There's been a huge rise in teeth grinding, and stress is the top reason that people grind and crunch their teeth, according to Dr. Nancy Rosen, who appeared on "Good Morning America" today. With so many people losing their jobs and their savings in the stock market, people have started grinding and clenching non-stop, she said.
Rosen said almost 50 percent of her dental patients have complained more since the recession hit.
The stress-induced clinching can lead to worn down teeth, as it did for a 25-year-old named Sophie, who is not Rosen's patient.
"I grind my teeth at night because of stress," said Sophie, who asked that her real name not be used to protect her privacy.
Dentists told ABCNews.com that they often see signs of bruxism, or teeth grinding, and treat the cracked teeth and jaw pain from people who clench their teeth too much.
Studies have found that between 5 percent and 12 percent of people suffer from facial pain, known as tempormandibular joint and muscle disorder, or TMJD, which is often caused by teeth grinding, according to the National Institute of Dental and Craniofacial Research.
Dr. Harold Menschel, whose Florida-based dental practice, called the TMJ & Facial Pain Institute, specializes in oral face pain, said that he's convinced that rising stress levels have increased the number of cracked teeth he mends.
"People today don't have cavities anymore, and we have gum disease under control," said Menschel. "People instead [are] losing their teeth by wearing them down and cracking their teeth. It's a huge problem."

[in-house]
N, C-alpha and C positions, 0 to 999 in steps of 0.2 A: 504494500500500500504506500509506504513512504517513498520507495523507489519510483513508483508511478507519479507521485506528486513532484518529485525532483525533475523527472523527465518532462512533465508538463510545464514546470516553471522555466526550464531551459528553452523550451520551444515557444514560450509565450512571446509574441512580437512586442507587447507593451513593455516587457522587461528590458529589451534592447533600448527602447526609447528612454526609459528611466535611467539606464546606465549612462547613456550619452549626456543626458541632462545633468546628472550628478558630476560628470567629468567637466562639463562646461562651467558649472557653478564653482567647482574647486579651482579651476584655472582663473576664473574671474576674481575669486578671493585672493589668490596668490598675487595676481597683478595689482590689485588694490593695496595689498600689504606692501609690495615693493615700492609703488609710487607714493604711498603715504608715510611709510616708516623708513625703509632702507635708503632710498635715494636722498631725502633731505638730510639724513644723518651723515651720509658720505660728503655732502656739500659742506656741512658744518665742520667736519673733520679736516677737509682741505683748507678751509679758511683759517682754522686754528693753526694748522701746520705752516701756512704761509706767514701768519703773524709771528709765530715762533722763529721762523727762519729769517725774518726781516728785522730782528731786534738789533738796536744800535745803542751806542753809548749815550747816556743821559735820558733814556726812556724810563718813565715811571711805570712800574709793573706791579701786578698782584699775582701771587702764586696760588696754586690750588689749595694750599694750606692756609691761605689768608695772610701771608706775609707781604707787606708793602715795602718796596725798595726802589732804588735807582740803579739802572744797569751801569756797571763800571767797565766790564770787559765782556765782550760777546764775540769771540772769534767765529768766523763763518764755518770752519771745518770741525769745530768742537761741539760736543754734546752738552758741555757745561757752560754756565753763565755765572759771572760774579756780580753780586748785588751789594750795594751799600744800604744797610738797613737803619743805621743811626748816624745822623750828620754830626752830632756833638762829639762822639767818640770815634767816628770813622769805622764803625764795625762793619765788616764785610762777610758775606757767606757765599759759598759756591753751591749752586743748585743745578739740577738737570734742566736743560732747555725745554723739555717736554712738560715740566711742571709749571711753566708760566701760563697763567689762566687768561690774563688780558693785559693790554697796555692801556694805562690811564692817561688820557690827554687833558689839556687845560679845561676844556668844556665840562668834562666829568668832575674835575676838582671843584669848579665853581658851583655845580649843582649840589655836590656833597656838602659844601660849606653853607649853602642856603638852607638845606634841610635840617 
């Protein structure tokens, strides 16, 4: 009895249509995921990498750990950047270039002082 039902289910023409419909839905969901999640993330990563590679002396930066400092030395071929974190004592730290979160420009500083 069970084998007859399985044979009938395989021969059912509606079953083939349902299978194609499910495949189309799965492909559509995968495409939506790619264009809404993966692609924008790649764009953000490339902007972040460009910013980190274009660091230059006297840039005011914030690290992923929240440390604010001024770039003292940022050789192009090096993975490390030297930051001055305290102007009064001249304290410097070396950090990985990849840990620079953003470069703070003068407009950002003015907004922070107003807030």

Rosen said most people are unaware that the earaches and headache pain they feel are related to grinding their teeth.
Those symptoms usually accompanied by an aching jaw muscle, Rosen said.
She said the jaw normally is sore and tender from all the clenching, causing some people to have extreme pain in the morning, and even have a hard time opening their mouths.
Tooth sensitivity is also something to watch out for, Rosen said, caused by the grinding of tooth on tooth.
The related muscles and joints in the face, said Menschel, are affected by the pressure produced by grinding teeth, often resulting in earaches and jaw pain.
"When you grind your teeth you're putting force on the system," said Menschel. "That can result in tooth pain and even headaches because they are all related to the nerve that governs the face."
At Dr. Kimberly Harms' private dental practice outside of Minneapolis, some of her baby boomer patients complain of symptoms that have resulted from a lifetime of grinding.
Stress, Harms said, is a "huge factor" of bruxism.
"From experience, when I had two teenage daughters at home I needed a high number of root canals," said Harms, who added that root canals are necessary when a cracked tooth -- in her case caused by grinding -- gets infected.
"Stress definitely causes bruxism to be more prominent," said Harms, who also acts as the American Dental Association's consumer adviser.
"I just had a patient who came in with a major crack say that she's been under a lot of stress," said Harms. "Patients recognize how stress causes them to grind."